Emoji equivalent: 😦


Airbag Warning

When the airbag light is on, it oftentimes means one or both airbags are malfunctioning. Typically when there is a fault in this system, one or both airbags will be inoperable until the cause of the light is diagnosed and repaired.

Emoji equivalent: 😟


Service/Maintenance Due

Frequently mistaken for the check engine light, the service or maintenance due light indicates it’s time for an oil change and/or other maintenance such as replacing burned out exterior bulbs. This light is reset by the technician after service and will come on either due to mileage, contaminants detected in the vehicle’s oil or an electrical fault detected by the BCM (body control module).

Emoji equivalent: 😎


Traction Control

This light comes on when the vehicle’s traction control system is in use, meaning the road is slippery. If the light stays on in normal conditions, it indicates there is a fault in the system.

Emoji equivalent: 😯


ABS (Anti-Lock Braking System)

The ABS, or anti-lock braking system light comes on when there is an issue with the system. The anti-lock braking system is what causes the brake pedal to pump up and down when your vehicle is skidding. To ensure a properly functioning anti-lock braking system, you’ll need to have the light diagnosed and repaired. Beware that sometimes when this light is on, you no longer have anti-skid function!

Emoji equivalent: 😬


Brake System

The brake light can indicate that the parking brake is engaged, the vehicle has low brake fluid or there is an issue with the ABS. Check the brake fluid level and make sure the parking brake is released. If the light stays on, bring your vehicle into the shop.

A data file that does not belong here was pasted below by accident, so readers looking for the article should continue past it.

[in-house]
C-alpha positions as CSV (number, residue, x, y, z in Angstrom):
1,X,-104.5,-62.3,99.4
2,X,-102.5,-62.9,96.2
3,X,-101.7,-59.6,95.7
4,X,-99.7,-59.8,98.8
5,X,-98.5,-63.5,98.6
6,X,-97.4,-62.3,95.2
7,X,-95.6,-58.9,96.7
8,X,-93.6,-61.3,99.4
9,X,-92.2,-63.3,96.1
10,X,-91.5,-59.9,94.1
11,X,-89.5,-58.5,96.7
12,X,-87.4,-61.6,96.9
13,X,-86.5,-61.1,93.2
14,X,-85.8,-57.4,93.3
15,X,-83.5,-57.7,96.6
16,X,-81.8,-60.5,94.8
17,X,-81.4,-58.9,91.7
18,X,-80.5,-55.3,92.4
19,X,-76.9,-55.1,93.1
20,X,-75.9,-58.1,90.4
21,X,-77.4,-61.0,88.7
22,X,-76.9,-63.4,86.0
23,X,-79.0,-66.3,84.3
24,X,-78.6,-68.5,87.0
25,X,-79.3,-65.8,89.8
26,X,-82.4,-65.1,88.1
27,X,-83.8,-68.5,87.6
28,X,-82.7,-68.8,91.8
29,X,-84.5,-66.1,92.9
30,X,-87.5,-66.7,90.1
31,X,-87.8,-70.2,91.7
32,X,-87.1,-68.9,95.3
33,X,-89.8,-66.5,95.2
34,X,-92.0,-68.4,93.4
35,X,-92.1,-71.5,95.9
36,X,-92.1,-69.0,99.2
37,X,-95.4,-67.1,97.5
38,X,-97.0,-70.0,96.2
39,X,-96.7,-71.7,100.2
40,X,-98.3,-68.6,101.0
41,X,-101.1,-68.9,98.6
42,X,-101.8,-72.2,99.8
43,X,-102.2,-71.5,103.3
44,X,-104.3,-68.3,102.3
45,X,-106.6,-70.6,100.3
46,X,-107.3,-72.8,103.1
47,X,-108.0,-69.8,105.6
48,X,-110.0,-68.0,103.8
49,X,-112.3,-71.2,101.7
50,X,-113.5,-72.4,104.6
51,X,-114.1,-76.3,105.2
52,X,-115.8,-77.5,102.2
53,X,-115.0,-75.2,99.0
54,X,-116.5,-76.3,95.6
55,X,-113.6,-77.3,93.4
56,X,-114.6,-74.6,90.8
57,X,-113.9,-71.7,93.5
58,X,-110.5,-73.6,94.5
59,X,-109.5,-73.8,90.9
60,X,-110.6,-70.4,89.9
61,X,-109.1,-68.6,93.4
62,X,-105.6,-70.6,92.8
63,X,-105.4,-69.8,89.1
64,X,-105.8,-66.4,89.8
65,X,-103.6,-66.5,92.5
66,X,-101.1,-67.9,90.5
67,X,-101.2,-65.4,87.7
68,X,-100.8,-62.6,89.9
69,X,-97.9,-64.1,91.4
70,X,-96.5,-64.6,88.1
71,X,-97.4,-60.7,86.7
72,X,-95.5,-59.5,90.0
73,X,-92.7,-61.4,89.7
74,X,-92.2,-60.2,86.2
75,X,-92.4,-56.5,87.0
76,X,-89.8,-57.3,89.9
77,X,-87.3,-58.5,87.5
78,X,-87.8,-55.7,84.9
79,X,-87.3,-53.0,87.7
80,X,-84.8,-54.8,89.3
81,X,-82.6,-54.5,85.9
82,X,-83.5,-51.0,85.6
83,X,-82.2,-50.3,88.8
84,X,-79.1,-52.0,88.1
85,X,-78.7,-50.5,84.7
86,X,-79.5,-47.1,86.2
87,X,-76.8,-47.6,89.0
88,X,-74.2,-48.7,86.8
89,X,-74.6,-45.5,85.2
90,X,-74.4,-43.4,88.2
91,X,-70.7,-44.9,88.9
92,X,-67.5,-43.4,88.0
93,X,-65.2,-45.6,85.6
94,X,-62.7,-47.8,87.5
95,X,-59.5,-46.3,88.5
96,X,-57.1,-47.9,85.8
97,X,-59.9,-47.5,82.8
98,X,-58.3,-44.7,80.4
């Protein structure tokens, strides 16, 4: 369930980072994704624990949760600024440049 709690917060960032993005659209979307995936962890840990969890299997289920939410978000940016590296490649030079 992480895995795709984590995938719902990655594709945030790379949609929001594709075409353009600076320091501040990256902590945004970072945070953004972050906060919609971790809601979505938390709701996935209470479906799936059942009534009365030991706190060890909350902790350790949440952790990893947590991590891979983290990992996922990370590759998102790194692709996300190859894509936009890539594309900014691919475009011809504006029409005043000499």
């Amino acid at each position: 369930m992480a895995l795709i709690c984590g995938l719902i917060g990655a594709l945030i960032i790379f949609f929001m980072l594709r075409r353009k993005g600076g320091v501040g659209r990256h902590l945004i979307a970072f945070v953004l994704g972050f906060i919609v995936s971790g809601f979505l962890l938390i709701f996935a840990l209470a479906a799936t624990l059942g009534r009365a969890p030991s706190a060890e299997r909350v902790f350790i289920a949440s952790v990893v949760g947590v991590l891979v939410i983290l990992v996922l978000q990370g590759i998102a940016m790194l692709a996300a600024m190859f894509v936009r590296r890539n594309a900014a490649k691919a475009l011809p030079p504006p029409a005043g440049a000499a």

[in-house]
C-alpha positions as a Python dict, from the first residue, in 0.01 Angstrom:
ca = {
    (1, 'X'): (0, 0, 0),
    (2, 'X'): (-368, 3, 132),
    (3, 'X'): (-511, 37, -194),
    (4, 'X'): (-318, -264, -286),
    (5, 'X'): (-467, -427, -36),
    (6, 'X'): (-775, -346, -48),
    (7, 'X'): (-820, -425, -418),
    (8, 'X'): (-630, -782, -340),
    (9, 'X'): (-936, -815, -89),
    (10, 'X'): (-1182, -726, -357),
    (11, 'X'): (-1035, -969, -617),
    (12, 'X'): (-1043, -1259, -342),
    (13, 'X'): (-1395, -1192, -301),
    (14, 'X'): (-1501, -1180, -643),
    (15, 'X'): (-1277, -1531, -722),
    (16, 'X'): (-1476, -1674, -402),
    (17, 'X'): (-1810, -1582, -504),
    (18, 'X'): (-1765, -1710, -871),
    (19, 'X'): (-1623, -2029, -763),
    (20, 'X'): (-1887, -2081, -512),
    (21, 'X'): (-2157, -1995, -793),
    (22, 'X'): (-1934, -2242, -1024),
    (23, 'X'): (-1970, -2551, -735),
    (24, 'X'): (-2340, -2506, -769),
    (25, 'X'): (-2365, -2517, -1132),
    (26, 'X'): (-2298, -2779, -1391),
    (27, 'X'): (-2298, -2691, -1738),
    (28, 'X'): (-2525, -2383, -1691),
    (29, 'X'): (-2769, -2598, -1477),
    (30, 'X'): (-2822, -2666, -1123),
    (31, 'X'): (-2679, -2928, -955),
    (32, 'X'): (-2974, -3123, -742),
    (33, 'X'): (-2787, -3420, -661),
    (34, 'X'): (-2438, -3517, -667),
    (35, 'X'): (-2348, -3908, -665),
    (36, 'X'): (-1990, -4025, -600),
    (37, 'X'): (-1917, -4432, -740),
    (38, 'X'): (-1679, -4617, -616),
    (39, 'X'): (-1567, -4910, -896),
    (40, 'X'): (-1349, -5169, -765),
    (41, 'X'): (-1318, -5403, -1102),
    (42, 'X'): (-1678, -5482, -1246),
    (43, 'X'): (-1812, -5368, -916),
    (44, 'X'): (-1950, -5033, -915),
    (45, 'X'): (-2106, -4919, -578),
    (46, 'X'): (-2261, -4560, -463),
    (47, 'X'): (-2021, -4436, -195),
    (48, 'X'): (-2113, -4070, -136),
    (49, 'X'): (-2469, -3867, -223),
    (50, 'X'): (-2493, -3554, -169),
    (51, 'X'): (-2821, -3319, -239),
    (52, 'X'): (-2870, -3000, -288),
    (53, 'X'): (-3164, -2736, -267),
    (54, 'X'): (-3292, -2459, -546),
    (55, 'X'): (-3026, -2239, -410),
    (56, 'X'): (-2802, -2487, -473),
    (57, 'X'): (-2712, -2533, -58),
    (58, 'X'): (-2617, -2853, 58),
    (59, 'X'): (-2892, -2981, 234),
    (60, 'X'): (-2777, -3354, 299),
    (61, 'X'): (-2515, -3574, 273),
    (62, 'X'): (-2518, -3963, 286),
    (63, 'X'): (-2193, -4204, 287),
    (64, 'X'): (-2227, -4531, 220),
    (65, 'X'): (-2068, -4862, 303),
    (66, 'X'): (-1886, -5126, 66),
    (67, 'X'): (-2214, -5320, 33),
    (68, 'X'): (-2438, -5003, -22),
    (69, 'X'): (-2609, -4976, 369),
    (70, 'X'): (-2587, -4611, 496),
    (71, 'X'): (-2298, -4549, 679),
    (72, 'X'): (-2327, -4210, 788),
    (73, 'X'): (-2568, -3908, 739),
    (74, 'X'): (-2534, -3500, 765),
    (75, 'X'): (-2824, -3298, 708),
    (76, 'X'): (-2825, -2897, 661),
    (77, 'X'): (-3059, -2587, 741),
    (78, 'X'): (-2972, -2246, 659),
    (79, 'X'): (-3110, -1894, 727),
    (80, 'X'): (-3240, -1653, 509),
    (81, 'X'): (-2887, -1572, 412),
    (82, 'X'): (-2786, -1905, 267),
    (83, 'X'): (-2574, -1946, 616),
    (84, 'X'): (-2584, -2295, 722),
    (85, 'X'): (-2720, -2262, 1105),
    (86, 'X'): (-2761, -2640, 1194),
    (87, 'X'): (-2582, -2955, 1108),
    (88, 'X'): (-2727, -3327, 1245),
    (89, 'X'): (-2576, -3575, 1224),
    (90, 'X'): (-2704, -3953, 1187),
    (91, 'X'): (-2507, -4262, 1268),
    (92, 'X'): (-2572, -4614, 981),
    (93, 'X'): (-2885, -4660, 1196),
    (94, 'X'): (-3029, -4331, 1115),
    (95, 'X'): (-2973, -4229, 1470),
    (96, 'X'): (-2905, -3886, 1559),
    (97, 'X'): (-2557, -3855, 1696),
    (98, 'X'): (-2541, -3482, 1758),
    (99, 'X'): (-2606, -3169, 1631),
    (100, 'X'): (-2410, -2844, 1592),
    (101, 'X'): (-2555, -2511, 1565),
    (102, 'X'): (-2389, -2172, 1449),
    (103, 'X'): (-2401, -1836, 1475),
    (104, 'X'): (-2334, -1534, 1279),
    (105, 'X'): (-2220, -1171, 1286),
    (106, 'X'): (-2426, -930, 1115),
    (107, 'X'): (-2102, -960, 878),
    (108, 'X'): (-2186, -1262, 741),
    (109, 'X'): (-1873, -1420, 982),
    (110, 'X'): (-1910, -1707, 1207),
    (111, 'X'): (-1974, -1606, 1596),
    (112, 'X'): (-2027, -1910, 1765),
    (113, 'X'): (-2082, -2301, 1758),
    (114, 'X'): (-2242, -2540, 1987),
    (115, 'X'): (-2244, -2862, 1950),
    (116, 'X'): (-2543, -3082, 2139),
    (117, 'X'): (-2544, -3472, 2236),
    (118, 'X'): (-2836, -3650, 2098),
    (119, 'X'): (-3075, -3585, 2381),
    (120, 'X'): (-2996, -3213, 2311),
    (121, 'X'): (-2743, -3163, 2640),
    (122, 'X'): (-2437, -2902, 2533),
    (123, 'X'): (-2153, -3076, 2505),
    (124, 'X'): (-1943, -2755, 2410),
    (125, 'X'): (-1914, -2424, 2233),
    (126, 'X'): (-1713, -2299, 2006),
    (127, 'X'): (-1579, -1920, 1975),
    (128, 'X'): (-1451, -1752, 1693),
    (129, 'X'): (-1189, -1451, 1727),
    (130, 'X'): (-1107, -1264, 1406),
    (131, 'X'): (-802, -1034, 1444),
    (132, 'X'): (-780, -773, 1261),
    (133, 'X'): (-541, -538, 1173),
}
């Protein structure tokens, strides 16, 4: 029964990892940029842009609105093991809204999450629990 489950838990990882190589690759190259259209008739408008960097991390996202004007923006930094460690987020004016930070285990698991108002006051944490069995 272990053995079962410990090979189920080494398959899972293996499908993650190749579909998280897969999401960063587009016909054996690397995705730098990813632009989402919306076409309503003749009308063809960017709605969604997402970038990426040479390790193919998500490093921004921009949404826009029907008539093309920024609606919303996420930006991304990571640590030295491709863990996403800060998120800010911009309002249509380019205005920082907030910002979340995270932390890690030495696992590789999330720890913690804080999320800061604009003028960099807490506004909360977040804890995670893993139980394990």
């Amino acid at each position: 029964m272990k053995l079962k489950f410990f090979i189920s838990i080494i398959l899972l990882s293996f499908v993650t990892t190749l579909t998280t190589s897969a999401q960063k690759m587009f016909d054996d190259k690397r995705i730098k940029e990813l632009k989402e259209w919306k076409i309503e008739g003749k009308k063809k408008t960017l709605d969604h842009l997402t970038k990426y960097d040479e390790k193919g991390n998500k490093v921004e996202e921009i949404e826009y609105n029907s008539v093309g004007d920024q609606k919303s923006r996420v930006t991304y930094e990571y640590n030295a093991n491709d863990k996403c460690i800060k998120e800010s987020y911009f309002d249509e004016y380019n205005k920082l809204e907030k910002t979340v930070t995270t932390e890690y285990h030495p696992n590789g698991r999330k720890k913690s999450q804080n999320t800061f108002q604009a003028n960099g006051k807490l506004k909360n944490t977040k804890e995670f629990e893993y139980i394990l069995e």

Emoji equivalent: 😳


Coolant Temperature

A vehicle’s cooling system keeps the engine from overheating. This light indicates that the coolant temperature is rising, or the engine is overheating. When this light comes on, you need to pull over and let the engine cool off then check the cooling system.

Emoji equivalent: 😡


Battery / Charging Alert

When the battery light comes on, it means the battery has low voltage and the charging system isn’t operating properly. This puts you at higher risk of your vehicle not starting. Have the battery and charging system tested at the shop.

Emoji equivalent: 😵


Transmission Temperature

This means the transmission is overheating. Similar to the engine, an overheated transmission can quickly lead to failure. Pull over and turn off your engine. Then check the coolant and transmission fluid levels.

Emoji equivalent: 😣




The first step to diagnosing the cause of dash warning lights is to scan codes that are stored in the vehicle’s onboard computer. These codes are just the beginning, however, as a complete and thorough diagnostic is necessary to confirm both the fault and the cause.

 

So, beware of what your dashboard warning lights indicate and give us a call or schedule an appointment to get it fixed!